Postwar Architecture Between Italy and the UK. Exchanges and Transcultural Influences
16 November 2021, 5:30 pm–7:00 pm
Book Launch: Postwar Architecture Between Italy and the UK. Exchanges and Transcultural Influences
This event is free.
Italy and the UK experienced a radical re-organisation of urban space following the devastation of many towns and cities in the Second World War. The need to rebuild led to an intellectual and cultural exchange between a wave of talented architects, urbanists and architectural historians in the two countries.
Post-war Architecture Between Italy and the UK studies this exchange, exploring how the connections and mutual influences contributed to the formation of a distinctive stance towards Internationalism, notwithstanding the countries’ contrasting geographic and climatic conditions, levels of economic and industrial development, and social structures.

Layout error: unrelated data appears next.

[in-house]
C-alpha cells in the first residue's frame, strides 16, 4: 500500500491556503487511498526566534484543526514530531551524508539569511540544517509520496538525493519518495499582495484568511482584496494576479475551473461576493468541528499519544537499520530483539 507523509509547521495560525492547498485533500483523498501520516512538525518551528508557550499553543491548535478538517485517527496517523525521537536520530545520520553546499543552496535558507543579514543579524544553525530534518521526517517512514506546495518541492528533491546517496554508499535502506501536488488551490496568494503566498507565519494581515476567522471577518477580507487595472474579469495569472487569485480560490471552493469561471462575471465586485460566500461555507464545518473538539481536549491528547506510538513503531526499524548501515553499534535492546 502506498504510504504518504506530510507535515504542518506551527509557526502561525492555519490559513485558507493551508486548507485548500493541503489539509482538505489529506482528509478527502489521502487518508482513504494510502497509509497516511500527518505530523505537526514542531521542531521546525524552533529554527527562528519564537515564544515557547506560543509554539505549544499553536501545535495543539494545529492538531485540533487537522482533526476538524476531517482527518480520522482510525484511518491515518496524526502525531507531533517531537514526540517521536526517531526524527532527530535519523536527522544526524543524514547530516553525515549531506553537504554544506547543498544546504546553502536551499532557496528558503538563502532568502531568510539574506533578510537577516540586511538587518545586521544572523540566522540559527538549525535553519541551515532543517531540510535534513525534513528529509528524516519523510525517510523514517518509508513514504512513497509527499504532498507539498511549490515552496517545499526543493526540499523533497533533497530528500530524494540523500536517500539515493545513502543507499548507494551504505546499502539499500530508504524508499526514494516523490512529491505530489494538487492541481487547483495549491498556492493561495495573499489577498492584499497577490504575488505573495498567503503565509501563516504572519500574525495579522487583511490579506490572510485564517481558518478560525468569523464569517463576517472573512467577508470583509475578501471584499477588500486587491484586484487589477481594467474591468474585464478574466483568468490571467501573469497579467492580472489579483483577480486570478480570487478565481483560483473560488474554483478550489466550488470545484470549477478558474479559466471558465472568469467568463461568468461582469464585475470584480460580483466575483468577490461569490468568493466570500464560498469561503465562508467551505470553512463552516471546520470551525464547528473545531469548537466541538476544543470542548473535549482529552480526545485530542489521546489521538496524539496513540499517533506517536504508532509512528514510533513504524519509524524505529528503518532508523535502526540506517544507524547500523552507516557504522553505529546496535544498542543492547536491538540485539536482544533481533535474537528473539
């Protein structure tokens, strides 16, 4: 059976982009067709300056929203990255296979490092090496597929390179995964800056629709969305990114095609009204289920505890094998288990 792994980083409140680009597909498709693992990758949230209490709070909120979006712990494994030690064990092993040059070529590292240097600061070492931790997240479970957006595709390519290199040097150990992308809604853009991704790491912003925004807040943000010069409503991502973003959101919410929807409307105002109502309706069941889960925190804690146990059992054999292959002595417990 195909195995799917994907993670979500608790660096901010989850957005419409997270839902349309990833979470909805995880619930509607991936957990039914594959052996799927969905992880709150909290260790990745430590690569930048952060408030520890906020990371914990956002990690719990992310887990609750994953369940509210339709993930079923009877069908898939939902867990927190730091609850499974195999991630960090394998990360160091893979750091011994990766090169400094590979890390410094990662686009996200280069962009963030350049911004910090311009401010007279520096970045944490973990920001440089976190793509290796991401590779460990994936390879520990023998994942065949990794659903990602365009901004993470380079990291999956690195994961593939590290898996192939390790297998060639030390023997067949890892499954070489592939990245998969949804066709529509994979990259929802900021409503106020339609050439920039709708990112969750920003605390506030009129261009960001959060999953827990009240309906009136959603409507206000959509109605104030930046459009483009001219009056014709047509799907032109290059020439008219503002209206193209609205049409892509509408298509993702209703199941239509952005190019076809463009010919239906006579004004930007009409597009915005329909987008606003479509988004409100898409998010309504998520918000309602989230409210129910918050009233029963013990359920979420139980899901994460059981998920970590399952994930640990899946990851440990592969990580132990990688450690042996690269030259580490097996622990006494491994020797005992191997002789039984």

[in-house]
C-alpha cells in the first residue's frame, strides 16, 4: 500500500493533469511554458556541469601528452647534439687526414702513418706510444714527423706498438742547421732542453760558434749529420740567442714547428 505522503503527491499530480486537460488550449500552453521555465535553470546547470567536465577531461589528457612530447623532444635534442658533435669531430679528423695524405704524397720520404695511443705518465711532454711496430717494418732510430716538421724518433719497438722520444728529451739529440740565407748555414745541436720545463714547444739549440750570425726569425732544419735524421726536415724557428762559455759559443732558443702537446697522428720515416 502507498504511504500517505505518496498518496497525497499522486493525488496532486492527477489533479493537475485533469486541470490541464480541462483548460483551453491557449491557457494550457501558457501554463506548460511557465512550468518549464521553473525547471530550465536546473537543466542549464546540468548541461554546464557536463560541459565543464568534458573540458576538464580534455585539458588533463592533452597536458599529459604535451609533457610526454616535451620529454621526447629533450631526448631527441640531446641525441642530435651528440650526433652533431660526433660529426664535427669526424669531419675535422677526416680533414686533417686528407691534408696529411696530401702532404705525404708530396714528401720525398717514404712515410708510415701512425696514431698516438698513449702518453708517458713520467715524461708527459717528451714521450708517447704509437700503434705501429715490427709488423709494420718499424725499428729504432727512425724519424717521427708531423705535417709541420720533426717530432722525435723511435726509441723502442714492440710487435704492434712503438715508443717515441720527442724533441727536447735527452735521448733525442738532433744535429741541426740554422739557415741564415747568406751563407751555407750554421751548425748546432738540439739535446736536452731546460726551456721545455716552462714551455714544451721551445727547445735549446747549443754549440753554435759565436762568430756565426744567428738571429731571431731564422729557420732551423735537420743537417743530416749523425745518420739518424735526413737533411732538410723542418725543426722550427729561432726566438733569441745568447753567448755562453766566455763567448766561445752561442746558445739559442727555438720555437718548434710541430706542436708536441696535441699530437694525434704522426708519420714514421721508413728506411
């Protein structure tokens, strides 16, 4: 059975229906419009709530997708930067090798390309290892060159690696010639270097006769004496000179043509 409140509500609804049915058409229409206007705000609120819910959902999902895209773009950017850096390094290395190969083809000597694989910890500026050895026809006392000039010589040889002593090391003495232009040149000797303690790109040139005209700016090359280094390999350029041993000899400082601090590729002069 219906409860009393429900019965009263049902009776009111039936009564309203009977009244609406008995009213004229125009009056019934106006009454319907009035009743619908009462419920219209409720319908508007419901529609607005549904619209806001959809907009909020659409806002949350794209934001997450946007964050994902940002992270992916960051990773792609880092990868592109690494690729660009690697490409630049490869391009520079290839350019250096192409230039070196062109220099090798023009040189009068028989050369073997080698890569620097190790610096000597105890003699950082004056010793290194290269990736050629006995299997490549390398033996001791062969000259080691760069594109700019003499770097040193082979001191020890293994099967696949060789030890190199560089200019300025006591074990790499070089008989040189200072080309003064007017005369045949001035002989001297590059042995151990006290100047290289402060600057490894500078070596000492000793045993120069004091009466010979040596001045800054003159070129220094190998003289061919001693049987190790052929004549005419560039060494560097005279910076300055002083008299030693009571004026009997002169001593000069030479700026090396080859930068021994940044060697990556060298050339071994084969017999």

This launch event will comprise responses to the book by architectural and urban historian of the post-war period, Otto Saumarez Smith, followed by a discussion of transcultural influence in modern architectural history by Paolo Scrivano, and Q&A with editors Lorenzo Ciccarelli and Clare Melhuish, in conversation with contributing authors.
Topics discussed in the volume include the influence of Italian historic town centres on British modernist and Brutalist architectural approaches to the design of housing and university campuses as public spaces; post-war planning concepts such as the precinct; the tensions between British critics and Italian architects that paved the way for British postmodernism; and the role of architectural education as a melting pot of mutual influence. It draws on a wealth of archival and original materials to present insights into the personal relationships, publications, exhibitions and events that provided the crucible for the dissemination of ideas and typologies across cultural borders.
Offering new insights into the transcultural aspects of European architectural history in the post-war years, and its legacy, this volume is vital reading for architectural and urban historians, planners and students, as well as social historians of the European post-war period.